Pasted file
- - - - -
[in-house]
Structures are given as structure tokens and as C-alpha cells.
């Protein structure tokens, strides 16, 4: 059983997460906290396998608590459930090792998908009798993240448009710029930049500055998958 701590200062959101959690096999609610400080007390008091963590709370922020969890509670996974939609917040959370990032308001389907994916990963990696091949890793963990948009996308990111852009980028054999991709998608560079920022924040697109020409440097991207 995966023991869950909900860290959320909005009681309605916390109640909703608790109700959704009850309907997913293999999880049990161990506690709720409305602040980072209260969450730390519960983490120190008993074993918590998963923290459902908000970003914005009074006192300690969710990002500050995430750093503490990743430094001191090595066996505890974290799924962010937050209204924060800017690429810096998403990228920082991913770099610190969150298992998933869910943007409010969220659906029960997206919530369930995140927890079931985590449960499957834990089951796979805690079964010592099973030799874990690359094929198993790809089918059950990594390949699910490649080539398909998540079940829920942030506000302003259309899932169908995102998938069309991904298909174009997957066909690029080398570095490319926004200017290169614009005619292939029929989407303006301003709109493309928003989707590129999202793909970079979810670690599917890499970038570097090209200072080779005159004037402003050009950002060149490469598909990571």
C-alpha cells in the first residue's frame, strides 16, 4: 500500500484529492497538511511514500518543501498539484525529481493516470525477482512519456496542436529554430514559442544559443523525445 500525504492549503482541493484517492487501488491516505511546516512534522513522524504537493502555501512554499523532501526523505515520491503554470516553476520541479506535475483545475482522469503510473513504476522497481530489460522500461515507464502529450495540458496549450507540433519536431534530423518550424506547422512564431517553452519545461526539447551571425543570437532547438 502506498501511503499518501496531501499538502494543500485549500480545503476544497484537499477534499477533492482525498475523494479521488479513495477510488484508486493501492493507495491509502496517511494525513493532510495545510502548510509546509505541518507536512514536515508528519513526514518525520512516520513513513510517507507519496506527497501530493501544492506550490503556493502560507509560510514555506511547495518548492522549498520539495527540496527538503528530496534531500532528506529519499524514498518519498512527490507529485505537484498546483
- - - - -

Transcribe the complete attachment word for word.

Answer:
[in-house]
Structures are given as structure tokens and as C-alpha cells.
């Protein structure tokens, strides 16, 4: 059983997460906290396998608590459930090792998908009798993240448009710029930049500055998958 701590200062959101959690096999609610400080007390008091963590709370922020969890509670996974939609917040959370990032308001389907994916990963990696091949890793963990948009996308990111852009980028054999991709998608560079920022924040697109020409440097991207 995966023991869950909900860290959320909005009681309605916390109640909703608790109700959704009850309907997913293999999880049990161990506690709720409305602040980072209260969450730390519960983490120190008993074993918590998963923290459902908000970003914005009074006192300690969710990002500050995430750093503490990743430094001191090595066996505890974290799924962010937050209204924060800017690429810096998403990228920082991913770099610190969150298992998933869910943007409010969220659906029960997206919530369930995140927890079931985590449960499957834990089951796979805690079964010592099973030799874990690359094929198993790809089918059950990594390949699910490649080539398909998540079940829920942030506000302003259309899932169908995102998938069309991904298909174009997957066909690029080398570095490319926004200017290169614009005619292939029929989407303006301003709109493309928003989707590129999202793909970079979810670690599917890499970038570097090209200072080779005159004037402003050009950002060149490469598909990571």
C-alpha cells in the first residue's frame, strides 16, 4: 500500500484529492497538511511514500518543501498539484525529481493516470525477482512519456496542436529554430514559442544559443523525445 500525504492549503482541493484517492487501488491516505511546516512534522513522524504537493502555501512554499523532501526523505515520491503554470516553476520541479506535475483545475482522469503510473513504476522497481530489460522500461515507464502529450495540458496549450507540433519536431534530423518550424506547422512564431517553452519545461526539447551571425543570437532547438 502506498501511503499518501496531501499538502494543500485549500480545503476544497484537499477534499477533492482525498475523494479521488479513495477510488484508486493501492493507495491509502496517511494525513493532510495545510502548510509546509505541518507536512514536515508528519513526514518525520512516520513513513510517507507519496506527497501530493501544492506550490503556493502560507509560510514555506511547495518548492522549498520539495527540496527538503528530496534531500532528506529519499524514498518519498512527490507529485505537484498546483